Australia said it was not planning to prosecute WikiLeaks founder Julian Assange after the whistleblowing site dumped thousands of unredacted US diplomatic cables on the internet.
The government has slammed the actions of Australia-born Assange as irresponsible and has previously considered cancelling his passport.
But an Australian Federal Police investigation carried out last year was unable to establish that WikiLeaks had broken any laws within Australia's jurisdiction and there are no plans for a new probe.
"At this stage we are not planning on launching any further investigations," a spokesman for Attorney-General Robert McClelland said.
The anti-secrecy website last week unleashed its full archive of US diplomatic cables online, confirming that 251,287 documents from US embassies around the world had now been posted on the internet.
While WikiLeaks had previously edited the cables to remove details identifying sources and other sensitive information, the latest dump was unredacted - prompting a furious response from the Australian government.
"On occasions before this week, WikiLeaks redacted identifying features where the safety of individuals or national security could be put at risk," McClelland said in a statement on Friday.
"It appears this hasn't occurred with documents that have been distributed across the internet this week and this is extremely concerning.
"I am advised that many of these documents contain identifying information. I am aware of at least one cable in which an (Australian spy agency) ASIO officer is purported to have been identified."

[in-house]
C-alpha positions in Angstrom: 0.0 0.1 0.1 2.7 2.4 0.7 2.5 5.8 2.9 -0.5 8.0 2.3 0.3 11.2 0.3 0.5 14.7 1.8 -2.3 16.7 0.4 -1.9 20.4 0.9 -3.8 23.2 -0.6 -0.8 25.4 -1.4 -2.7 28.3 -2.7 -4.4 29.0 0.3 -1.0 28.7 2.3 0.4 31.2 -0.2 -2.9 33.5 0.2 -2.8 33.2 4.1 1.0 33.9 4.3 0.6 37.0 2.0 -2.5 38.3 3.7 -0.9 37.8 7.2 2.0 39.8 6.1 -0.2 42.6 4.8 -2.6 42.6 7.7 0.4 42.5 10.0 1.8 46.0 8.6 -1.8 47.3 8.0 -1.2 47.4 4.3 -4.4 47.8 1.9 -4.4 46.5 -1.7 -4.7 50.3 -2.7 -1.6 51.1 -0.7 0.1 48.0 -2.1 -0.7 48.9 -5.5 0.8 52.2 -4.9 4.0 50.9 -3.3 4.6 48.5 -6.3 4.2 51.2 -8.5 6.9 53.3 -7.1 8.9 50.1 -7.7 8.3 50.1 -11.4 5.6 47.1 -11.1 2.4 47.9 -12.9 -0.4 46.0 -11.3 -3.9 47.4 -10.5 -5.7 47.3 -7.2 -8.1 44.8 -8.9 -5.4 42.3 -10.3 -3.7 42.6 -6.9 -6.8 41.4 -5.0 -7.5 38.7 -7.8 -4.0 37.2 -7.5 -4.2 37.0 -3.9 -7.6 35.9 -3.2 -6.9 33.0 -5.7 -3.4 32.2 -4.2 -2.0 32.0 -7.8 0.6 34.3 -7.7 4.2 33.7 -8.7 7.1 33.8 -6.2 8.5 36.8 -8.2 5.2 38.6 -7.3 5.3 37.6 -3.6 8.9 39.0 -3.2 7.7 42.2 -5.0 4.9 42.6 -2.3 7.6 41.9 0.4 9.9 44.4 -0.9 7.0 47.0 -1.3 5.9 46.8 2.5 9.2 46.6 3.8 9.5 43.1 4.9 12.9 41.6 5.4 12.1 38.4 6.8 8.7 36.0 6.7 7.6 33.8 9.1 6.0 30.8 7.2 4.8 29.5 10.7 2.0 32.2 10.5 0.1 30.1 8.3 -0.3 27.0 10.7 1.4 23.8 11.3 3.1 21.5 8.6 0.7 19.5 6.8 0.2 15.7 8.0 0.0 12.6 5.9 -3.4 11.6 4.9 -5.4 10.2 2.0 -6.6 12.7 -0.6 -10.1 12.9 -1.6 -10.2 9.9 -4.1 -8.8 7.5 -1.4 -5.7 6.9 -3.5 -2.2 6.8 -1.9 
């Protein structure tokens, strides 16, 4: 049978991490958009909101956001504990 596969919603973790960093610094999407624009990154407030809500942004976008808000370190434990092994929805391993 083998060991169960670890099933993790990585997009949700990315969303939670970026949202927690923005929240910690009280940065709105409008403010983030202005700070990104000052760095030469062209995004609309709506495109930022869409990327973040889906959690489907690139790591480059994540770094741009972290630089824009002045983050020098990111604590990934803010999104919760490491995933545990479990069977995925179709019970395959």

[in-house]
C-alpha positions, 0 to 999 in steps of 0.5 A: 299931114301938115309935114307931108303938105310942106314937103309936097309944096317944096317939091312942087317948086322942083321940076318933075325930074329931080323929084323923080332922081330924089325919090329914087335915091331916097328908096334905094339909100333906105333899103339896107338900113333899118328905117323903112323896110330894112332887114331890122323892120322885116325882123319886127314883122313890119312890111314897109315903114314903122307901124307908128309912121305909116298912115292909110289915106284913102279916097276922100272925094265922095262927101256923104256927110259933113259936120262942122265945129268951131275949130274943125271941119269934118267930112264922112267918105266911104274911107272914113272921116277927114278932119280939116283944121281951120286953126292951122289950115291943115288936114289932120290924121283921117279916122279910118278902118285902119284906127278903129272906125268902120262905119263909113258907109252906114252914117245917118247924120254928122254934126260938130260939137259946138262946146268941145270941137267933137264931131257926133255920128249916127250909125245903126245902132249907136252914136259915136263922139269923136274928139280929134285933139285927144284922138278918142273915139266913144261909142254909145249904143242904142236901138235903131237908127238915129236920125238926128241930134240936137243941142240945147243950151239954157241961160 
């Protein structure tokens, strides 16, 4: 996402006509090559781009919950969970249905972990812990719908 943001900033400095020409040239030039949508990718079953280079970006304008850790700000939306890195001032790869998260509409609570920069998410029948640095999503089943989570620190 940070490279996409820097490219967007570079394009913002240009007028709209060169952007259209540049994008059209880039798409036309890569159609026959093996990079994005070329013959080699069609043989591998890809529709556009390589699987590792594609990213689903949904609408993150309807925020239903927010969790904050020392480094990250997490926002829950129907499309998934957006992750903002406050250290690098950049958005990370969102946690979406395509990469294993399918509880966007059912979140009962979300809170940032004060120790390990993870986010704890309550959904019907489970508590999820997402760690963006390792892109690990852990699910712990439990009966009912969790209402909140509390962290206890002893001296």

Under Australian law it is a crime to publish, or cause to be published, the identity of an ASIO officer, McClelland said, adding the government was assessing the new material to see whether it would impact Australian interests.
WikiLeaks' releases, in which American diplomats have spoken openly about foreign governments and their officers, have proven deeply embarrassing for the United States, and Australia announced a probe into the organisation in 2010.
But the Australian Federal Police dropped the inquiry in December, saying it would not be investigating WikiLeaks any further after finding no evidence of criminal activity it could prosecute.
WikiLeaks had been slowly releasing the leaked US cables since November, working with its media partners to sift through the information to erase the names of potentially vulnerable sources.
But in a tweet announcing the mass release of the remaining memos last Friday, it said: "Shining a light on 45 years of US 'diplomacy', it is time to open the archives forever."
Assange is in Britain where he faces extradition to Sweden over allegations of rape and sexual assault. He denies the claims.